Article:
That quote from Matthes’s book sold me, because many’s the time I’ve had James Brown wailing out of the car stereo at a stoplight and felt that urge to explain to those in the crosswalk. And of course I don’t have to explain, because: it’s James Brown. But at the same time, I do, because: it’s James Brown.
Brooklyn Public Library doesn’t have this one yet but I might go ahead and buy it for review. Anyone else read it/waiting on Hanukkah Harriet to hook them up? — SDB
Amber “Say It Ain’t So, Joe” Sealey booked a DB Cooper joint. Sealey, the director of recent Bundy-profile docudrama No Man Of God, got into it with Joe Berlinger (Paradise Lost; reading the comments) earlier this year, or rather Berlinger got into it with her. That set-to, coupled with Berlinger directing every true-crime project in sight, may have overshadowed Sealey’s actual work, but on the heels of last week’s announcement that Berlinger’s mixed bag, Crime Scene, will return for a second season, Sealey got a mic drop of her own: she’s back behind the camera for a DB Cooper docudrama. This one’s got a slightly different focus from other takes, per Deadline:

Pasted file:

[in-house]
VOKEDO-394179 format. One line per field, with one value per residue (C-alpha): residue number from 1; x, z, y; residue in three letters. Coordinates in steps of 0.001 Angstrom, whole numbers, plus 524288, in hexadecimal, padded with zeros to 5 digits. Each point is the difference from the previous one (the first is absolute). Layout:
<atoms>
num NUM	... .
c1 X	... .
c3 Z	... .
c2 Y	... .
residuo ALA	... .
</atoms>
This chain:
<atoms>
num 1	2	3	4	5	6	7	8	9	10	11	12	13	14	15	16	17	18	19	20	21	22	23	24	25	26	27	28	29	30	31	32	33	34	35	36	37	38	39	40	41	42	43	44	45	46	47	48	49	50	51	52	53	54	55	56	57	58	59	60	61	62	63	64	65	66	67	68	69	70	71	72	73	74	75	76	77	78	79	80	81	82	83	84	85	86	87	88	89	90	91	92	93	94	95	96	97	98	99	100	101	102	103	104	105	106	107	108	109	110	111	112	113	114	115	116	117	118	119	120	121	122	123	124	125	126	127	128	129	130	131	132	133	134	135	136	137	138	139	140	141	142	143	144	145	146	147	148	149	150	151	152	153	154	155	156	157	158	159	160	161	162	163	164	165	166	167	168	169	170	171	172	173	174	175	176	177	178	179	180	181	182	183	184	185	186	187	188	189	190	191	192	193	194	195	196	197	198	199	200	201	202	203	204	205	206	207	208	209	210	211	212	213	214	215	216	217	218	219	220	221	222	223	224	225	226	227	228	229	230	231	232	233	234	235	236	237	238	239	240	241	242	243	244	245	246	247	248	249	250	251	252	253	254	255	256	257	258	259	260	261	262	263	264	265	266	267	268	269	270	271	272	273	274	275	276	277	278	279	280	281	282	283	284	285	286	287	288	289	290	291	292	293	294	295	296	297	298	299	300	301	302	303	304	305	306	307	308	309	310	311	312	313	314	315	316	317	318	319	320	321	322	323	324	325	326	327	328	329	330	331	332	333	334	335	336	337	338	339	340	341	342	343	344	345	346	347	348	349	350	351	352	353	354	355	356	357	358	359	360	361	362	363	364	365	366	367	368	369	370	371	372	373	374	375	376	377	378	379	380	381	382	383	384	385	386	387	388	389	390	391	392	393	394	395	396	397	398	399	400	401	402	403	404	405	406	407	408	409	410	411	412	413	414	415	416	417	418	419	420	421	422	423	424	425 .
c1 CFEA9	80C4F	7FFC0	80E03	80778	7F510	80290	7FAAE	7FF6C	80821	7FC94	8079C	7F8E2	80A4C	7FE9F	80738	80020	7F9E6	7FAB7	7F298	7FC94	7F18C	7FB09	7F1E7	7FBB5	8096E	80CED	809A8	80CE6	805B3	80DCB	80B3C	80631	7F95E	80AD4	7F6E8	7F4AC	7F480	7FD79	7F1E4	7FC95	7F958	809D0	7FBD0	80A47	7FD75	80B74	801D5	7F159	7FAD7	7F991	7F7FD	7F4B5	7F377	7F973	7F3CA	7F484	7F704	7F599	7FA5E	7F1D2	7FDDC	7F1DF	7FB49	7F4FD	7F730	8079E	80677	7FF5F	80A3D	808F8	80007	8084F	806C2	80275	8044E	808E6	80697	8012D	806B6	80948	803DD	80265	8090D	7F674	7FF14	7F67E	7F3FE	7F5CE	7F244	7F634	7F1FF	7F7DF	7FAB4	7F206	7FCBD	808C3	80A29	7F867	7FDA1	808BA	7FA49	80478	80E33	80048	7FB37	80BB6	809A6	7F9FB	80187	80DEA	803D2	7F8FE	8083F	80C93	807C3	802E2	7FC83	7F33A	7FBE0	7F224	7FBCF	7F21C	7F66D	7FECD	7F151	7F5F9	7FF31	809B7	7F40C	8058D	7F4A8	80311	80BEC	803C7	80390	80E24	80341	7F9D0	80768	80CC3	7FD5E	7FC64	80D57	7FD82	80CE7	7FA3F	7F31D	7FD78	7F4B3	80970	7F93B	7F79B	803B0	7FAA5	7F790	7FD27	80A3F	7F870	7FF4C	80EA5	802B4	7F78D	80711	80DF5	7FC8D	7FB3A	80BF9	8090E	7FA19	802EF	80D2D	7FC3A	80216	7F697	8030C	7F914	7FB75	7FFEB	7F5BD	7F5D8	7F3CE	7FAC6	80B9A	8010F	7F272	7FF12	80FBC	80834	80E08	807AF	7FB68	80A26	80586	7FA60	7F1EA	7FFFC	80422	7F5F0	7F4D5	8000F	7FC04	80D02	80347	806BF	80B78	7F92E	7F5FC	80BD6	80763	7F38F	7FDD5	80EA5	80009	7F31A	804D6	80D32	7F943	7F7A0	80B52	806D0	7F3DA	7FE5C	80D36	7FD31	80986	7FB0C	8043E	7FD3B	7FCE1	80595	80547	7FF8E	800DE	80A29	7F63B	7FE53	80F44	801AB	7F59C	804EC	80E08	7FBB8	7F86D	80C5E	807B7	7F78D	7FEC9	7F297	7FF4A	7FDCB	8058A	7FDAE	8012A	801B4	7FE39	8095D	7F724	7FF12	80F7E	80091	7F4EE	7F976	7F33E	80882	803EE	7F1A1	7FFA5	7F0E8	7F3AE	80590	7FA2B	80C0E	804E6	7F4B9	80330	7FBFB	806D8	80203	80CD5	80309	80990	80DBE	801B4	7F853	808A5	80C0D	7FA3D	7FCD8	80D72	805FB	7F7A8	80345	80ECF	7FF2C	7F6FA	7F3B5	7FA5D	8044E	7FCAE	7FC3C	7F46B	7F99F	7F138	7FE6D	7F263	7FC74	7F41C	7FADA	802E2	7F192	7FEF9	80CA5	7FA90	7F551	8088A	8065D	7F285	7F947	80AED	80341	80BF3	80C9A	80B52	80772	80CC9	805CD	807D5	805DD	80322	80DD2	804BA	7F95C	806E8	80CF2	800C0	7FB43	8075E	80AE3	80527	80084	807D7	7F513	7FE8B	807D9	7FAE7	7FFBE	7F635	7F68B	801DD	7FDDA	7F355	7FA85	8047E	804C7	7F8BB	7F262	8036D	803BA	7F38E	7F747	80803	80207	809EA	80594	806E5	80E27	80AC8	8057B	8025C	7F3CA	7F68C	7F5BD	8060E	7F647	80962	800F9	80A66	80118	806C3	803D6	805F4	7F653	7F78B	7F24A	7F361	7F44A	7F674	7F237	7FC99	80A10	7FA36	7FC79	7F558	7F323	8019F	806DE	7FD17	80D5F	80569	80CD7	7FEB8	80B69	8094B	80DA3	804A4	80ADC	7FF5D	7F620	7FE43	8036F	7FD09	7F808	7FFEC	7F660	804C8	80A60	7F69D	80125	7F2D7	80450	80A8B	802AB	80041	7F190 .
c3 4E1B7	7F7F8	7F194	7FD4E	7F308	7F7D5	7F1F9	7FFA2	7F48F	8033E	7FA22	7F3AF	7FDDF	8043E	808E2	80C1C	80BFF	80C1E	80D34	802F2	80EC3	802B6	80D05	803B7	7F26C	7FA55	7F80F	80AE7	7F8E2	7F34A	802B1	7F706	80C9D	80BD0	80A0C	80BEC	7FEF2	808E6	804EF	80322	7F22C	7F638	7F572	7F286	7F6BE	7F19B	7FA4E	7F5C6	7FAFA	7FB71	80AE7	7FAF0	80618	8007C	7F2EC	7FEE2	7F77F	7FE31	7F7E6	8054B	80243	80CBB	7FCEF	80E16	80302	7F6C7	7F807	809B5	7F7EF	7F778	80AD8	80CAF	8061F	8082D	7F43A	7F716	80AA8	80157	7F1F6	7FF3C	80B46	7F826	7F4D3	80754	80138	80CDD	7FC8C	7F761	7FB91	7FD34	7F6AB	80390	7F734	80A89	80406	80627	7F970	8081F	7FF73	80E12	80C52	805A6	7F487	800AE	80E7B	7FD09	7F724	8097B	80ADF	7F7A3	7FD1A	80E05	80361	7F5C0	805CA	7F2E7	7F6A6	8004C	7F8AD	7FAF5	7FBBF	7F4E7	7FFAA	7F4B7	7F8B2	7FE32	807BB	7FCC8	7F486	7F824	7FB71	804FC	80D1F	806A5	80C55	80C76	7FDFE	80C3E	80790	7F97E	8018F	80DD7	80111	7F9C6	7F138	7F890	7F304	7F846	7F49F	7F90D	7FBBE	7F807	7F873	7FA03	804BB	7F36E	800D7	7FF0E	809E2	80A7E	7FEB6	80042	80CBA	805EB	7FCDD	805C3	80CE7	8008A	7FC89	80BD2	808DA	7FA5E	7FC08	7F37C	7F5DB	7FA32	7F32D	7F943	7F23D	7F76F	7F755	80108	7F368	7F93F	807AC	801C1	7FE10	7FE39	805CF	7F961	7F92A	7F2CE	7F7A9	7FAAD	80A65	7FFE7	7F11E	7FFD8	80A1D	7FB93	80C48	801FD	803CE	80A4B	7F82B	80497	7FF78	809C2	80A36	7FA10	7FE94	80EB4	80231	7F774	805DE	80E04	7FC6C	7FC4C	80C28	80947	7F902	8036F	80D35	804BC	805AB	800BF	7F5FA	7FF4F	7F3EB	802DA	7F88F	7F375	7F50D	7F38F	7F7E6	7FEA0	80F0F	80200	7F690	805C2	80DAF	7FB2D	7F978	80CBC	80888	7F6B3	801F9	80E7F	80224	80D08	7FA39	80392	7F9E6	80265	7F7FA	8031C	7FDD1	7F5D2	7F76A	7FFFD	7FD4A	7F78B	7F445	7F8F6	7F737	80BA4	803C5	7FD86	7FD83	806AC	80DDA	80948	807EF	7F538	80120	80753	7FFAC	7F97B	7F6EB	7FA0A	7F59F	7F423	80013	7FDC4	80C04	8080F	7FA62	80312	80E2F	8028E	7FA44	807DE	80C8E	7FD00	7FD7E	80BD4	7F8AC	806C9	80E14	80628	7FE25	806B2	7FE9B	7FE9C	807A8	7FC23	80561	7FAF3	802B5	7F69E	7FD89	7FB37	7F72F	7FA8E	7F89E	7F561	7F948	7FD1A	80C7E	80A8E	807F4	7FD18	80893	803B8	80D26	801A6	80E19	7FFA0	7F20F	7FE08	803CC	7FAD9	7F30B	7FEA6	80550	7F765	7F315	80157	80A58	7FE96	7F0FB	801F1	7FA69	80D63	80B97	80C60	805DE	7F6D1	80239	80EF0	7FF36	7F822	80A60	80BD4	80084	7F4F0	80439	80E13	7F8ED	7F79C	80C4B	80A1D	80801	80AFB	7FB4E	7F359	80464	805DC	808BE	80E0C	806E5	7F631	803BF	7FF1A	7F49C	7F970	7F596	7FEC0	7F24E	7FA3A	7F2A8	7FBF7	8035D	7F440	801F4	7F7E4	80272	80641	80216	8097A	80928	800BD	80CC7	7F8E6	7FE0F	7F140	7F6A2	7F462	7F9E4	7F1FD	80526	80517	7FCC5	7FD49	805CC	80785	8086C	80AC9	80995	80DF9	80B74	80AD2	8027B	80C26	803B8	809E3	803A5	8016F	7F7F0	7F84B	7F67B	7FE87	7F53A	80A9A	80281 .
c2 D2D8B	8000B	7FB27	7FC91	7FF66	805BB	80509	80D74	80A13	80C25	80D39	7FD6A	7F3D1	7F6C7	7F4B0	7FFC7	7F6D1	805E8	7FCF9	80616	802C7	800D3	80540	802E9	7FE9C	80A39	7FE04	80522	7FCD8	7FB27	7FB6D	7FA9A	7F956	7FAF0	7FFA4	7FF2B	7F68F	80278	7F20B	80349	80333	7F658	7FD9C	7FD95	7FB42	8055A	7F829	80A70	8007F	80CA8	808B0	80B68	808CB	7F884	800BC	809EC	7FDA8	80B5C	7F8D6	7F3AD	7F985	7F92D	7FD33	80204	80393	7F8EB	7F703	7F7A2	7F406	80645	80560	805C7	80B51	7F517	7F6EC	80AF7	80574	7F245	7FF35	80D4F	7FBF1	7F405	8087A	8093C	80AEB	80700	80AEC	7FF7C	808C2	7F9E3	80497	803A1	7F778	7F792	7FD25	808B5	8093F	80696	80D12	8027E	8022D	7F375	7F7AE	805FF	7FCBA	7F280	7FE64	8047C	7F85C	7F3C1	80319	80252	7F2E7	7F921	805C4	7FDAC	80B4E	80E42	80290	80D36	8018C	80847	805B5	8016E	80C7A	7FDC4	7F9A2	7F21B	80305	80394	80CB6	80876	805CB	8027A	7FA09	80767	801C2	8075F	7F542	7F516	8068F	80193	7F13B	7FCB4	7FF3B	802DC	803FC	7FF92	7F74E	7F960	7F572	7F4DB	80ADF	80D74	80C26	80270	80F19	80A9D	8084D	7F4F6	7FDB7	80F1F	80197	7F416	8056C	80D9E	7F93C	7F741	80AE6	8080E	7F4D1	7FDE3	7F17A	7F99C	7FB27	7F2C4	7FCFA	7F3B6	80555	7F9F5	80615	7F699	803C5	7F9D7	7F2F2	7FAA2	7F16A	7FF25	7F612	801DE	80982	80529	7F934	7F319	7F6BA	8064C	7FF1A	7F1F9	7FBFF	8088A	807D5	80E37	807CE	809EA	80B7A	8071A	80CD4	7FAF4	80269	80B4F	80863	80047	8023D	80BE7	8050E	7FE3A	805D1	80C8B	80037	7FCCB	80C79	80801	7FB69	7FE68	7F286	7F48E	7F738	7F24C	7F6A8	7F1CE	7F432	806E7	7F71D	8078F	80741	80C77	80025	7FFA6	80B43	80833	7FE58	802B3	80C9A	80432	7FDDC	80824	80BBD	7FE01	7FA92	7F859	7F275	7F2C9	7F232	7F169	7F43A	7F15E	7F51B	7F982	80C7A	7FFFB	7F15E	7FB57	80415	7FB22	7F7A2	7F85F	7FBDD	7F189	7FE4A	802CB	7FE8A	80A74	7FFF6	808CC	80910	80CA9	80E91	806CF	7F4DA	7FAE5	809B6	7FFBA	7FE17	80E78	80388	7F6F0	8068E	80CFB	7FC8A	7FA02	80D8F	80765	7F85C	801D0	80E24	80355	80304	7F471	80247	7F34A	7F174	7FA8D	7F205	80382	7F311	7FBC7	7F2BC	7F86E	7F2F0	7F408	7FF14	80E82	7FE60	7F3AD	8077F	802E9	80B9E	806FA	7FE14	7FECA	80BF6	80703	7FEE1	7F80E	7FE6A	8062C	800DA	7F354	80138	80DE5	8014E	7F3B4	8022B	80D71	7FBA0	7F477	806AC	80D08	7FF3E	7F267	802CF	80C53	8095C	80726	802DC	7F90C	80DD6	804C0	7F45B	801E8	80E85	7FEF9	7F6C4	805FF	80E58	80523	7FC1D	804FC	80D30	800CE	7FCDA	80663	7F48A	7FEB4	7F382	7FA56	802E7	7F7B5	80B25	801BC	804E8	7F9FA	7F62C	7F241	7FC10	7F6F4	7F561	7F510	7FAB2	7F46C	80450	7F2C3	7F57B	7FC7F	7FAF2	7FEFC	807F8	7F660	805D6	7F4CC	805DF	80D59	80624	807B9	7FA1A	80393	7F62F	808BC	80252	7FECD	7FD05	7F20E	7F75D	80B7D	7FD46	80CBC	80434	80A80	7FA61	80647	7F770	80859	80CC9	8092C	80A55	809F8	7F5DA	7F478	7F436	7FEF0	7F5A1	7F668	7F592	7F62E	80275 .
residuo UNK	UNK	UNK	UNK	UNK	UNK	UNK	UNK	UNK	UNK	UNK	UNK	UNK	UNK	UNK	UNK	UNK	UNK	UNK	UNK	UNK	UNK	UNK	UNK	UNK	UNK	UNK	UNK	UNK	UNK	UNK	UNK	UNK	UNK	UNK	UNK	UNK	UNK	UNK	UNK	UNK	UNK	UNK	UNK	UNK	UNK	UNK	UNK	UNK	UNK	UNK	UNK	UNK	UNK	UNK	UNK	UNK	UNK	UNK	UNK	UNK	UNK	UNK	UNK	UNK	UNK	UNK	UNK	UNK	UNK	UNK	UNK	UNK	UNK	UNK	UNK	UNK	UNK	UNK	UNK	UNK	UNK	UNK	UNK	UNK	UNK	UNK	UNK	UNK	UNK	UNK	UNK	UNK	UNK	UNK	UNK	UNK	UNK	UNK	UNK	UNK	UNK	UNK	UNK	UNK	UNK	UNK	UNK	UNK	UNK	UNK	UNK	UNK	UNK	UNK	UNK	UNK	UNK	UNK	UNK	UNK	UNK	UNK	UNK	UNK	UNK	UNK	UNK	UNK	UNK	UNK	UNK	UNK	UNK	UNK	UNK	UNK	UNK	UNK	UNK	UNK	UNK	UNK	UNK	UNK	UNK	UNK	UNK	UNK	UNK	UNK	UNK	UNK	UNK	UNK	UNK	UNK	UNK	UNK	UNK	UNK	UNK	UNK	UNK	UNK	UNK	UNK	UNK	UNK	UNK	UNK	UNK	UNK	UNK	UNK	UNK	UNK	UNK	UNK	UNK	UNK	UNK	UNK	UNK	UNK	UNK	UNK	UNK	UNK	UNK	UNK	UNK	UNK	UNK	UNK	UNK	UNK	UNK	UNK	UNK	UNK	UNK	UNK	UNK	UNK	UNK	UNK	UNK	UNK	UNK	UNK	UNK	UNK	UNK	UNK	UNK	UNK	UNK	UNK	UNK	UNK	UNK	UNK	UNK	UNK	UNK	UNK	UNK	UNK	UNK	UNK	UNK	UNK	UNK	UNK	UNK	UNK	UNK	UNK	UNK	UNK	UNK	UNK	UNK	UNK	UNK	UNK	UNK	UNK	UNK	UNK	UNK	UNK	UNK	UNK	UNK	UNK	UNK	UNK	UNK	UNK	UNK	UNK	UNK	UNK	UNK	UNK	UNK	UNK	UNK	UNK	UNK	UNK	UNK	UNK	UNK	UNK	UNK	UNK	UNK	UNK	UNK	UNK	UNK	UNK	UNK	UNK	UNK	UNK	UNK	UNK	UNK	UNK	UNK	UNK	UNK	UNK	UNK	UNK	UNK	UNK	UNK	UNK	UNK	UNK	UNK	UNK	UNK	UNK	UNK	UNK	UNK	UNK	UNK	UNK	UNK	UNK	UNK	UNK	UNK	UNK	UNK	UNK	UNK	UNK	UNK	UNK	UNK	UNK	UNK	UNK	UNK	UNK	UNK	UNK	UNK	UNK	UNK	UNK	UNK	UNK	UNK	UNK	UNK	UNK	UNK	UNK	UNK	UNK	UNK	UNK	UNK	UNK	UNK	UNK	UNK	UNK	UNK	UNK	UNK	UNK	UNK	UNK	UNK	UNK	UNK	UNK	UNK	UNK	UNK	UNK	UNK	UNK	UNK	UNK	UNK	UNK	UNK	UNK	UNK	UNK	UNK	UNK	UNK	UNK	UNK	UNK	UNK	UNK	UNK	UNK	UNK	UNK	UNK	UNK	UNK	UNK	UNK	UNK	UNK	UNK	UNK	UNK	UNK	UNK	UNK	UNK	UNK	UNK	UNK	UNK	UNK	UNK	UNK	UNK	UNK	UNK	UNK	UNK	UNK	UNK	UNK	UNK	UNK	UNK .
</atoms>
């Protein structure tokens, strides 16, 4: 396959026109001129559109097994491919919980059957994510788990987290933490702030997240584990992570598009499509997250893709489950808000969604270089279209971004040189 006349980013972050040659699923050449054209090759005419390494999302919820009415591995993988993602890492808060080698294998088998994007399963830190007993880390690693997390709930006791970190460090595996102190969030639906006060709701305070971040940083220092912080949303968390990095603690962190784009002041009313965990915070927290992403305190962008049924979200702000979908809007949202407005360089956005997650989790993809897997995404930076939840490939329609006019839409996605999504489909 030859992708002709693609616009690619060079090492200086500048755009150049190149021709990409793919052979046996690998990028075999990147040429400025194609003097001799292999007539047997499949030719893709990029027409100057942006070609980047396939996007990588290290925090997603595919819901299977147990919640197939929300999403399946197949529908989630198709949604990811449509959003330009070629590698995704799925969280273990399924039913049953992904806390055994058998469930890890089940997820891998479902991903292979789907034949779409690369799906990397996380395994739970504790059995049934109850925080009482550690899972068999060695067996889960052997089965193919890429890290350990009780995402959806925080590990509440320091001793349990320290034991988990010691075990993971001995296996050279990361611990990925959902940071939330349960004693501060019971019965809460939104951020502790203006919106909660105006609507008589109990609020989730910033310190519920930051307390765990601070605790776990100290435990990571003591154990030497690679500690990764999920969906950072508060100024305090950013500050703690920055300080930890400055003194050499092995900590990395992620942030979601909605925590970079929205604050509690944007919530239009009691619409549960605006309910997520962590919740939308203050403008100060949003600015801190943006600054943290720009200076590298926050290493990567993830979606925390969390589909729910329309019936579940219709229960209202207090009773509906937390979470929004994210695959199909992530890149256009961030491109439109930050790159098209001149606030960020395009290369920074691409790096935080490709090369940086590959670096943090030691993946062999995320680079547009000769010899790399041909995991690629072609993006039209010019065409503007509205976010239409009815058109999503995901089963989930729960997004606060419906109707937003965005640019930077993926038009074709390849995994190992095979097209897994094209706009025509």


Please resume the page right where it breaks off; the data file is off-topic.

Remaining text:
The thriller heading into production next year will tell the true story of the relationship between heroic NWA stewardess Tina Mucklow, the mysterious hijacker known as DB Cooper, and the only unsolved case of air piracy in the history of commercial aviation.
In order to be able to bring the story to the screen, Joey McFarland (Apple’s upcoming Emancipation) acquired the life rights of both Mucklow and Bill Rataczak, who co-piloted NWA Flight 305. Each is involved with the project as a consultant.
The fiftieth anniversary of the skyjacking is in just a couple of days, and this kind of announcement is the best we can hope for — not yet another claim to have solved the mystery, which just isn’t ever happening, but a project to look forward to that tries to set the scene instead of crack the case. — SDB